As a former head of sales in capital markets businesses, here are some day-to-day applications for this technology that I would have found very helpful. Nowadays, using AI, someone with my role could have an exact breakdown of each salesperson’s time investment. You might be shocked to hear that capital markets salespeople communicate directly with their clients less than 35% of their time. The rest of the day they’re in meetings or doing non-productive administrative tasks. Having this insight would help managers and individual salespeople be more aware of how they achieve more client engagement. Management could even set up targets of, let’s say, 50% of weekly time spent on direct client interaction. More time spent with a client improves the sales/client relationship, it allows sales to gather more information, resulting in a deeper understanding of each client’s needs and, just to be a tad Machiavellian, it also helps to avoid the client spending time with competitors. A strong increase in the profitability of this client is highly probable.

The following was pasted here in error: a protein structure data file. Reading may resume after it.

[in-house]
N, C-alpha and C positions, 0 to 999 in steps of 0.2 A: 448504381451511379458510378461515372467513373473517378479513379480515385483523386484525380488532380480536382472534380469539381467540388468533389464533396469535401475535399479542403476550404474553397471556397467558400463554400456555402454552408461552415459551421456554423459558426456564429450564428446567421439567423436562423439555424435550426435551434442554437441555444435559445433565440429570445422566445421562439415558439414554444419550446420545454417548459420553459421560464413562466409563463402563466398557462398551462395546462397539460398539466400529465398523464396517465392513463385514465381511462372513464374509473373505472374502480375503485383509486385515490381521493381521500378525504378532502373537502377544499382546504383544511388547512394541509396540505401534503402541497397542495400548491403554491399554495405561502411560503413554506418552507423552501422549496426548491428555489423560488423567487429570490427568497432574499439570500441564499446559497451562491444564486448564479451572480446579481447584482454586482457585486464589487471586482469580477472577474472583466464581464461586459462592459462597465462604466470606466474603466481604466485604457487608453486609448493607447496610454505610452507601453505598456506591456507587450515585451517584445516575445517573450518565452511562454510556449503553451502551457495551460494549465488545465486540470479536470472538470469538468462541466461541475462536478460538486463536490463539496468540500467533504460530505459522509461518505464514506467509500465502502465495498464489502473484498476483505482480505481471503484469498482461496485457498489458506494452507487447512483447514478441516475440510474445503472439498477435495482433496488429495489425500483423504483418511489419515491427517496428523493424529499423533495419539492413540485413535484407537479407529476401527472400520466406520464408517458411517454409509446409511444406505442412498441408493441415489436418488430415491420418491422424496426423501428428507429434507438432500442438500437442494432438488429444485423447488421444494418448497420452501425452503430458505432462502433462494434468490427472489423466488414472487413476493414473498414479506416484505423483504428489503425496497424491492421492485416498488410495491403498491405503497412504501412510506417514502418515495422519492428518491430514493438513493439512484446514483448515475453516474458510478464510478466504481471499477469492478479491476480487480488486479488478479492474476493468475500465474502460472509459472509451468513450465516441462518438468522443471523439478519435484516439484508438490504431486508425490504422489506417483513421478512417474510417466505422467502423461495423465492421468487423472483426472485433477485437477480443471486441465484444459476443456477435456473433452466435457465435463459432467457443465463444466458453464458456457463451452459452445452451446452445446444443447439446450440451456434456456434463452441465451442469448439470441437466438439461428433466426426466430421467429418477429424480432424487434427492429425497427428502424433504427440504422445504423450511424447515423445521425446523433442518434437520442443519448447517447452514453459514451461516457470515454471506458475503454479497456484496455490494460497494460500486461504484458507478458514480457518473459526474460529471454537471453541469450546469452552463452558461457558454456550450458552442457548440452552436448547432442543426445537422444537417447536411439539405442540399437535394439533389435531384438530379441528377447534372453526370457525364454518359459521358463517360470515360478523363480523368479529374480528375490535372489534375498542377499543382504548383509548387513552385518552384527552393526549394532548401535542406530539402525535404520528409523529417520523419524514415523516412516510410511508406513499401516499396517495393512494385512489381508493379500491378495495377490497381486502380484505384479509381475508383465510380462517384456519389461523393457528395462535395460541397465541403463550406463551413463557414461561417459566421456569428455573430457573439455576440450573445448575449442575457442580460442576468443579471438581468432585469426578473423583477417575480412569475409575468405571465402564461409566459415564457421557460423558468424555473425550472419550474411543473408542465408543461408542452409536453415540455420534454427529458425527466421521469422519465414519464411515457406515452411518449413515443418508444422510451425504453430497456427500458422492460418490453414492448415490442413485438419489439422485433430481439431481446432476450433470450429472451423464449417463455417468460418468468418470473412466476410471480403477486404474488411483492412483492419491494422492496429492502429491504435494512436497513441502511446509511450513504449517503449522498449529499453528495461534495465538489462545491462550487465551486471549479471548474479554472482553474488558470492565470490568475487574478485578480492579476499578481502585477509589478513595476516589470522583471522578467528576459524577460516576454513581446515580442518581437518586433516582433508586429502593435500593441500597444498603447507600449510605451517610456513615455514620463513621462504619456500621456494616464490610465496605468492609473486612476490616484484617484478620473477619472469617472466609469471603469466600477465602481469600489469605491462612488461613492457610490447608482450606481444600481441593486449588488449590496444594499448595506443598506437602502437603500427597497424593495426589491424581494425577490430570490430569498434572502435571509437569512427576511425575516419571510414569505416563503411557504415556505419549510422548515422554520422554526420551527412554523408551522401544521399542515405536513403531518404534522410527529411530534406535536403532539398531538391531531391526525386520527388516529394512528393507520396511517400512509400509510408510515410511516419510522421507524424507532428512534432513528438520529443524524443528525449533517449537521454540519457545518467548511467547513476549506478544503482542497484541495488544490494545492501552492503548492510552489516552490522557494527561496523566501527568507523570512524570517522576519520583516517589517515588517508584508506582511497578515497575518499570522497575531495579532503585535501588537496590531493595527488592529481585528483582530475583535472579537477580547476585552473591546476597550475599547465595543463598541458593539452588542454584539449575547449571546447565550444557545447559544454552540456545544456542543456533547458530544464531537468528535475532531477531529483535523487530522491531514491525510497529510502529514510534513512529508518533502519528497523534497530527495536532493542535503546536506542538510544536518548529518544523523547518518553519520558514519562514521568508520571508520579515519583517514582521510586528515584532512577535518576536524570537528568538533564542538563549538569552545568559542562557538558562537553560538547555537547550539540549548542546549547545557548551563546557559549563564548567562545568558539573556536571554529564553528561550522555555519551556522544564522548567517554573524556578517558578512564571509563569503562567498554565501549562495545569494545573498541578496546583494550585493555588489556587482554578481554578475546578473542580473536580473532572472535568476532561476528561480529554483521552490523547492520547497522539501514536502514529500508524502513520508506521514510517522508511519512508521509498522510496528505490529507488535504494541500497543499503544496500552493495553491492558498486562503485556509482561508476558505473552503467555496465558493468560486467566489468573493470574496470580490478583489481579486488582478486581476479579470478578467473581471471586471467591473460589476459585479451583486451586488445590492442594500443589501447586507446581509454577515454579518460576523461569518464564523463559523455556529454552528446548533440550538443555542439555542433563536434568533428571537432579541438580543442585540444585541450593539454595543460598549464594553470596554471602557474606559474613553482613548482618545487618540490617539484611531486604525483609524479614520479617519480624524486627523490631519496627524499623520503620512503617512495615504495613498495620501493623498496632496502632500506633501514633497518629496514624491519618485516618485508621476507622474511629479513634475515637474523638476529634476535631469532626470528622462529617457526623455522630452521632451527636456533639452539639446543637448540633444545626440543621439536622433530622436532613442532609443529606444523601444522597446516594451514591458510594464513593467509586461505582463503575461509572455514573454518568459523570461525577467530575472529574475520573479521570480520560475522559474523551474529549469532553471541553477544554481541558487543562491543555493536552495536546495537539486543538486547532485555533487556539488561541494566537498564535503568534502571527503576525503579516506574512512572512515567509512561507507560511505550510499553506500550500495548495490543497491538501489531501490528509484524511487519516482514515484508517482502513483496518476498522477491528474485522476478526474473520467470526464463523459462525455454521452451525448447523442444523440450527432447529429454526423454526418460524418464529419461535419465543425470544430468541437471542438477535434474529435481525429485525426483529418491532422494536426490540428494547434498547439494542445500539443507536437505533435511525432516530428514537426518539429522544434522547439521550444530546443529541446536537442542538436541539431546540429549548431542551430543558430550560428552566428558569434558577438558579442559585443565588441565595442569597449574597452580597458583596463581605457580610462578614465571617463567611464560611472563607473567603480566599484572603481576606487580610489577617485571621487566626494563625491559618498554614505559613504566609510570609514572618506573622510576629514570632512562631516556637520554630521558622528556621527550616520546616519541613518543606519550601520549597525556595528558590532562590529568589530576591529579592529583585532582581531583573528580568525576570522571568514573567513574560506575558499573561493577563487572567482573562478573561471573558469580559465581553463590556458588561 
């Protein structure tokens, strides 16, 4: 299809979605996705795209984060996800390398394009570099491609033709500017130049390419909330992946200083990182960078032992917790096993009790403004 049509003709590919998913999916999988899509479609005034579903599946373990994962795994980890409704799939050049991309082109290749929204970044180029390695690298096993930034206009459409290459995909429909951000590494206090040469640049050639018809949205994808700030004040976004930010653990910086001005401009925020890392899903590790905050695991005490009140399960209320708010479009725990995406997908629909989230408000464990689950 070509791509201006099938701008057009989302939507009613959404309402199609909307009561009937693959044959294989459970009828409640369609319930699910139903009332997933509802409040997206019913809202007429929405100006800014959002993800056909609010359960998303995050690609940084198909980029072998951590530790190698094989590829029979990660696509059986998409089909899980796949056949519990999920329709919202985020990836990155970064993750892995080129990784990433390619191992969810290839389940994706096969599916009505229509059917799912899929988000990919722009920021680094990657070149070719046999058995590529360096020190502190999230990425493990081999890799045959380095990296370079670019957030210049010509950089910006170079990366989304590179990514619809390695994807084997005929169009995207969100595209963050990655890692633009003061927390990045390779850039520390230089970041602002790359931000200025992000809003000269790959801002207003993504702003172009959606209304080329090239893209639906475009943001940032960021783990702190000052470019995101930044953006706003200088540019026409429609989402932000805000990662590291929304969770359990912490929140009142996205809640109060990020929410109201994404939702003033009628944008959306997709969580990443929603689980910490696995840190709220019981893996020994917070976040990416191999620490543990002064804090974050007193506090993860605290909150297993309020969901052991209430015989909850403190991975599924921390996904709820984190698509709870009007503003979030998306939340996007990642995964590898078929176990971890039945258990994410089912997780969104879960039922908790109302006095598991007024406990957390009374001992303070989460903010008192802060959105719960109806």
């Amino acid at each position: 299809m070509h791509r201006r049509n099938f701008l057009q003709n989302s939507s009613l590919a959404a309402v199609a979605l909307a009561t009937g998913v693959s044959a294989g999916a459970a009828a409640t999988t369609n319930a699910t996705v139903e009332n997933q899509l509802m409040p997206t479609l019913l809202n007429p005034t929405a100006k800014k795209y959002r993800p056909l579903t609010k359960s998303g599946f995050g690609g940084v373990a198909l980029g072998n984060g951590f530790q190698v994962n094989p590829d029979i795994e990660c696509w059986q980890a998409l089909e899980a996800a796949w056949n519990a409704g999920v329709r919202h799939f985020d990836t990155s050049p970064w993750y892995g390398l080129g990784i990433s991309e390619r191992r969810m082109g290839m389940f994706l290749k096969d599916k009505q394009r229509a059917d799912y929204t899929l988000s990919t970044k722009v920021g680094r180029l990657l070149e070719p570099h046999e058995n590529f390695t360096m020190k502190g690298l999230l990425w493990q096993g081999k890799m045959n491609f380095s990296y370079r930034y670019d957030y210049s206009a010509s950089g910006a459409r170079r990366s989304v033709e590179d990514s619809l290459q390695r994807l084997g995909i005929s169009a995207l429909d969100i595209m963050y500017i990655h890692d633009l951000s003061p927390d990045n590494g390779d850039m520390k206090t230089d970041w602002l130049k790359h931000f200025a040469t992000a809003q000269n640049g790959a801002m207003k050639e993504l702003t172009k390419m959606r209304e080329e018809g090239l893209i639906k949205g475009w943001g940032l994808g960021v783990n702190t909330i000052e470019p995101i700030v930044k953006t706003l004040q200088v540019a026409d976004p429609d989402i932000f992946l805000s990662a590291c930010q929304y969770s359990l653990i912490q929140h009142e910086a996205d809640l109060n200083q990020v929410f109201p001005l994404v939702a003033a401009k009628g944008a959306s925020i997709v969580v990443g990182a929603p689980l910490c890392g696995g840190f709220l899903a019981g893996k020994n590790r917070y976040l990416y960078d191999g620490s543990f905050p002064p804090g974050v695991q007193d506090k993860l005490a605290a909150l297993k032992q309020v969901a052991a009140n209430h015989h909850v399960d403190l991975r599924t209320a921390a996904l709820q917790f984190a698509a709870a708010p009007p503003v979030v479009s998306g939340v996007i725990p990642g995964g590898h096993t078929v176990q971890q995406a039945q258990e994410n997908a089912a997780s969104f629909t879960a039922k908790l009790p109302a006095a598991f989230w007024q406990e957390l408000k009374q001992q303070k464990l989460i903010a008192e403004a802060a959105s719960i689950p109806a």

I think it is obvious that the implementation of this form of AI will account for a significantly higher boost in performance than “just” the 30% envisaged by consulting firms.
The head of sales could also gain a complete overview of the amount of interactions with any of the bank’s clients. Questions such as “how long since sales last contacted a specific client” or “who are the neglected clients” allows the bank to redirect sales attention and resources, increasing interaction and ultimately increasing profitability. Imagine, as well, the enhanced service quality from a salesperson that devotes more time to clients: tailored market views, current hot topics, the bank’s most inquired financial instruments. This data can be extracted from thousands of chat messages and conversations that flow through the bank on a daily basis, with the AI transforming them into insights that can be put at a salesperson’s fingertips. Clients love to know what is going on in the market; banks leveraging AI on the trading floor would be their first call to get this market color.